You will not likely "authoritatively" find this information without a subpoena issued for pending legal action filed in the state where the domain registrar resides.
Unless you are ready to file suit, or hire a private investigator, you are highly unlikely to find the actual owner of a domain, especially if they ownership is obfuscated.
Just "finding it" on the internet is not likely, and Whois information is frequently unreliable. In many instances, where a proxy service is not shielding the identity and contact information of the underlying domain name registrant, you may discover that the information provided in the WHOIS record is inaccurate or incomplete. Occasionally, if the person violating your rights is naïve or does not care about being caught, the WHOIS record may reveal the true identity and contact information of the domain name owner, but this is rare in these kinds of cases. In the vast majority of cases, it is usually not clear from the WHOIS record who the real person or group behind the website is.
Most companies that do offer privacy services shielding the true identity of the domain name registrant also require the registrant to agree not to use those services in violation of others’ rights, including uses that are infringing, defamatory, abusive, threatening, or otherwise unlawful. Most hosting companies (those that service the website owner by storing the website’s content) have similar terms of service. Many of these services reserve the right in their user agreements to terminate the services or even to disclose the identities of their users if they violate these terms. Still, many of these companies are highly reluctant to provide any information unless required to do so by law. Domain privacy services are particularly loath to provide this information because their business models rely on their ability to keep their customers’ identities anonymous.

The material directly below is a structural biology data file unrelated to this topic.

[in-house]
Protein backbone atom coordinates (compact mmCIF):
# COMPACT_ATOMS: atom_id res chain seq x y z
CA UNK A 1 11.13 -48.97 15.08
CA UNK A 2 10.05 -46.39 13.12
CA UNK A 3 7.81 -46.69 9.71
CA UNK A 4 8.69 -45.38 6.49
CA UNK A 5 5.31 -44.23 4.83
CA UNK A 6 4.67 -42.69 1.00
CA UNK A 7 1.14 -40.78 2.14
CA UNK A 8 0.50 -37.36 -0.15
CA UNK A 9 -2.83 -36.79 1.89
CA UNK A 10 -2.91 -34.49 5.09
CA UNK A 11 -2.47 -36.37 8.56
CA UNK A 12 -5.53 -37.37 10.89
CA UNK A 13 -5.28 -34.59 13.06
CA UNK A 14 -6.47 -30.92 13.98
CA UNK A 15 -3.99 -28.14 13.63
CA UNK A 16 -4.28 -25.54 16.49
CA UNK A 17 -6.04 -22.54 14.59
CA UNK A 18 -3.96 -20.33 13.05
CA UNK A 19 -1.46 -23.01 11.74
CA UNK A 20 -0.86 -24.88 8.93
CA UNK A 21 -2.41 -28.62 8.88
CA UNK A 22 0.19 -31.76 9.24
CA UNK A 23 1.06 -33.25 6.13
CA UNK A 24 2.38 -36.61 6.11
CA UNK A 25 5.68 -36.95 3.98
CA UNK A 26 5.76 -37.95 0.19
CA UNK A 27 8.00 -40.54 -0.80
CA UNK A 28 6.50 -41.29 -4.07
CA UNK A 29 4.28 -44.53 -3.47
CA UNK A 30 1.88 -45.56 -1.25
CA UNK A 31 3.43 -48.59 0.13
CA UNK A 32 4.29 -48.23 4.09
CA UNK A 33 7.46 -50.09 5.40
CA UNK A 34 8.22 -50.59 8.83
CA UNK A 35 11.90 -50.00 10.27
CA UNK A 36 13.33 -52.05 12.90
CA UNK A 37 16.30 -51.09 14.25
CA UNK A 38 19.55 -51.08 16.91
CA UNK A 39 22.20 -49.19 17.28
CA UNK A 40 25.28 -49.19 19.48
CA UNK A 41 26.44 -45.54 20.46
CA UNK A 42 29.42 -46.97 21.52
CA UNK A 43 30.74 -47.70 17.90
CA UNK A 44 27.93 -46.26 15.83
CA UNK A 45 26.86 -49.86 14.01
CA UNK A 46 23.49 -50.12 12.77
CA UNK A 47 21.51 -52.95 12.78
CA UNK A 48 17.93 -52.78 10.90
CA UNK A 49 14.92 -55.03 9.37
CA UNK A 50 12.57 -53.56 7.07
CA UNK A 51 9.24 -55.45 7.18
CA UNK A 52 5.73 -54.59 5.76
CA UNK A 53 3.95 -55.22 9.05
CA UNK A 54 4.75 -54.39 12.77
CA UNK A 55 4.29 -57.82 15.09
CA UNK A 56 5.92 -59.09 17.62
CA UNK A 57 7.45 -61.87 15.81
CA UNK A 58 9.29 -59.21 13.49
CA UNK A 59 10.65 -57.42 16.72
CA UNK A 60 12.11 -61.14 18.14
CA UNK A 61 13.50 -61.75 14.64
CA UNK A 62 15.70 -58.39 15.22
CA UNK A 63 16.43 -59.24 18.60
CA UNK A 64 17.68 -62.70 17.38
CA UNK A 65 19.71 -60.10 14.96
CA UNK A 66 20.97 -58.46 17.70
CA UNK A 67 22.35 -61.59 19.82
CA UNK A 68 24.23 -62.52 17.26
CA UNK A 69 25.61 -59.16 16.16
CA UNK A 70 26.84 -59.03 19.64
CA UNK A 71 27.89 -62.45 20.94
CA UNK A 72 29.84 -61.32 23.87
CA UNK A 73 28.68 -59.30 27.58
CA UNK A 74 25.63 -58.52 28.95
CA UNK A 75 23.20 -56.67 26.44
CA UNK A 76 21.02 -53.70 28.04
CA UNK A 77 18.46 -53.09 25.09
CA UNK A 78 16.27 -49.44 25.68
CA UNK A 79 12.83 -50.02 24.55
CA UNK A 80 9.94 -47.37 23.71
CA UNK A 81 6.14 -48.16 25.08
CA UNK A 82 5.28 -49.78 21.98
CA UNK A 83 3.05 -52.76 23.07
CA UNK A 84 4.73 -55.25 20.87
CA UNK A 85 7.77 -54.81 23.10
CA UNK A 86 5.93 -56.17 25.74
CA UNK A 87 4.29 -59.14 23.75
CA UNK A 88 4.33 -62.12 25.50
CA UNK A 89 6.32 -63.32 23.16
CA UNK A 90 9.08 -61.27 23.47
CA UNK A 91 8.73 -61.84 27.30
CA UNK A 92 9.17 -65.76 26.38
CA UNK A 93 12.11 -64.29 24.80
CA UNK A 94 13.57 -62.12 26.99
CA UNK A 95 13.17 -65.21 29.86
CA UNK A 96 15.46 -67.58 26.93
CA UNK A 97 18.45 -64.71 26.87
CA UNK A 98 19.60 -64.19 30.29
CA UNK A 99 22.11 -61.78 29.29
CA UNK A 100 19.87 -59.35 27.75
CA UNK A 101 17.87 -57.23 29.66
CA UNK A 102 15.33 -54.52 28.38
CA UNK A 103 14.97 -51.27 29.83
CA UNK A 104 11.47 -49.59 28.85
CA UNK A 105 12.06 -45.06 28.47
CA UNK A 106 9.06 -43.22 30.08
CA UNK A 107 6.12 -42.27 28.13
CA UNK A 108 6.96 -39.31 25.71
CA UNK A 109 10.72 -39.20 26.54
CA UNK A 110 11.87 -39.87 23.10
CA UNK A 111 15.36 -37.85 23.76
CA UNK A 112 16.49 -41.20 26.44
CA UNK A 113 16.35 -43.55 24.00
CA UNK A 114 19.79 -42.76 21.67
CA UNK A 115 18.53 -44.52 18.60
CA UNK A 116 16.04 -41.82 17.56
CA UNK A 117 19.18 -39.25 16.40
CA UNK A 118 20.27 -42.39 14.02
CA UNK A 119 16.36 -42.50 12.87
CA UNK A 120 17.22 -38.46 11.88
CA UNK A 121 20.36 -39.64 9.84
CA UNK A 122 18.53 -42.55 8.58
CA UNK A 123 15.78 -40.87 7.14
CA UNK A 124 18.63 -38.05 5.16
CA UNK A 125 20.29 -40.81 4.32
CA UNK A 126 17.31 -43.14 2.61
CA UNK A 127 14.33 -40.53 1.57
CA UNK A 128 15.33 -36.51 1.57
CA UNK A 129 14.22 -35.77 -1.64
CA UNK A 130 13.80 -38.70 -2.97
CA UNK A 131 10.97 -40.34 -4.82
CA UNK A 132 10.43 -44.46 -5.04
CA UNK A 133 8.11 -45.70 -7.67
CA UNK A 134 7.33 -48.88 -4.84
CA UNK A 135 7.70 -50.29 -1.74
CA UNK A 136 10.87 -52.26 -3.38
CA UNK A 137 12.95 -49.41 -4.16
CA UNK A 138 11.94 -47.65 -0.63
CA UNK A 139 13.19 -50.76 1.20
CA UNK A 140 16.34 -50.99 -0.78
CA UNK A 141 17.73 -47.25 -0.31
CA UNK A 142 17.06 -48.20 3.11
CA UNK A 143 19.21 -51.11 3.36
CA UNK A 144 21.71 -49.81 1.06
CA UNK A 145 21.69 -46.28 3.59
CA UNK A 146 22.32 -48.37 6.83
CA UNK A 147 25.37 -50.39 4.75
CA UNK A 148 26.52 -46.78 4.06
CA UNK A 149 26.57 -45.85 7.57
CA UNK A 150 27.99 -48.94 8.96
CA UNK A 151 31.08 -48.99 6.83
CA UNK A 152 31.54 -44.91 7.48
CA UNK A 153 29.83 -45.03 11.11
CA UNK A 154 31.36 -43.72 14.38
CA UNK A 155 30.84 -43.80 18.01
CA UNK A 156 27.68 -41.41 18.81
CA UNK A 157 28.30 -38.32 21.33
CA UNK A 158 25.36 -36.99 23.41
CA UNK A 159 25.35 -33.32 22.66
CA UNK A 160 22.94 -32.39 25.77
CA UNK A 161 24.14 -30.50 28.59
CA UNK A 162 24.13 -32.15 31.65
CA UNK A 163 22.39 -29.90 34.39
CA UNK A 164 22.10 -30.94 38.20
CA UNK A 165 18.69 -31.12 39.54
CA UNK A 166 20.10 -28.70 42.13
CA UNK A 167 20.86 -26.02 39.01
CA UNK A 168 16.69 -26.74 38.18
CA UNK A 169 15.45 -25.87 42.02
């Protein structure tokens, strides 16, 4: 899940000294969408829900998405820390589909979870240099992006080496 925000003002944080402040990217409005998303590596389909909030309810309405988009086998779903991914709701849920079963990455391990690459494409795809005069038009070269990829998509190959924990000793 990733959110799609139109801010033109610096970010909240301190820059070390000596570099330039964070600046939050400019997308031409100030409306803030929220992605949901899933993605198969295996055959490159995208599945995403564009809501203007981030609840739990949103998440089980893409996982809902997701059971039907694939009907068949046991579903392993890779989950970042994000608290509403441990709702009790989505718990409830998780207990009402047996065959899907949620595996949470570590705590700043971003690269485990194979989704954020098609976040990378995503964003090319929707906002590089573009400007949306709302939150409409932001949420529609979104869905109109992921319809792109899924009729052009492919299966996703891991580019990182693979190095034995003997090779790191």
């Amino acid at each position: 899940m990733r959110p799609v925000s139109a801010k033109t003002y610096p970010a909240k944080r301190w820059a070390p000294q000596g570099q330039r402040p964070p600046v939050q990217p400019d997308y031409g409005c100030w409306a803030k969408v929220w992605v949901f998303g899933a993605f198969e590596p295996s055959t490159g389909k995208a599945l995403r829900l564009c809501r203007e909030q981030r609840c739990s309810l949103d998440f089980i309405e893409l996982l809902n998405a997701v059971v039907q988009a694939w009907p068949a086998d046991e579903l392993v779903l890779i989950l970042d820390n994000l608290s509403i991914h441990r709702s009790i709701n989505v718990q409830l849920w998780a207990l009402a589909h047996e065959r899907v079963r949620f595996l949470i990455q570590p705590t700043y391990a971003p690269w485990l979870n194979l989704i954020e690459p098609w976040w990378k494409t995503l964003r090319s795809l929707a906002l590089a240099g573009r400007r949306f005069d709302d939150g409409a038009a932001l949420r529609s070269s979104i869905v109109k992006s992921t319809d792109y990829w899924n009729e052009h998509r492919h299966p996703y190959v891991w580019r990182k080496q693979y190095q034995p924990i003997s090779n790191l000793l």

It really depends on your reason for wanting to know. Much of the information below is verbatim from an internet lawyer in Arizona, where godaddy is located. It is a good read.
If your goal is simply to prevent use of an infringing domain name, one option is to file an administrative complaint under the Uniform Domain Name Dispute Resolution (“UDRP”) procedure. Another soon-to-be implemented administrative procedure is the Uniform Rapid Suspension (“URS”) procedure. These procedures are governed by rules adopted by the Internet Corporation for Assigned Names and Numbers (“ICANN”), the body that coordinates and controls the domain name system and Internet Protocol (“IP”) addresses.
The UDRP allows the infringing domain name to be transferred to a successful complainant, whereas the URS will be a fast means of stopping registration of a clearly infringing domain name. A UDRP proceeding (and likely a URS proceeding) may be filed against the listed registrant of the domain name, even if that registrant is the privacy company itself. The advantage of these administrative procedures is that they generally work on a set time line and therefore are usually less expensive and faster than asserting claims in court.
In certain cases, claims may be filed against an anonymous person or even against the domain name itself, which is considered intangible property subject to disposition by a court. Although a court proceeding is far more expensive and time consuming than administrative proceedings, filing claims in court allows you to seek damages and injunctive relief such as a permanent injunction against future violation of rights, which would otherwise be unavailable in an administrative proceeding.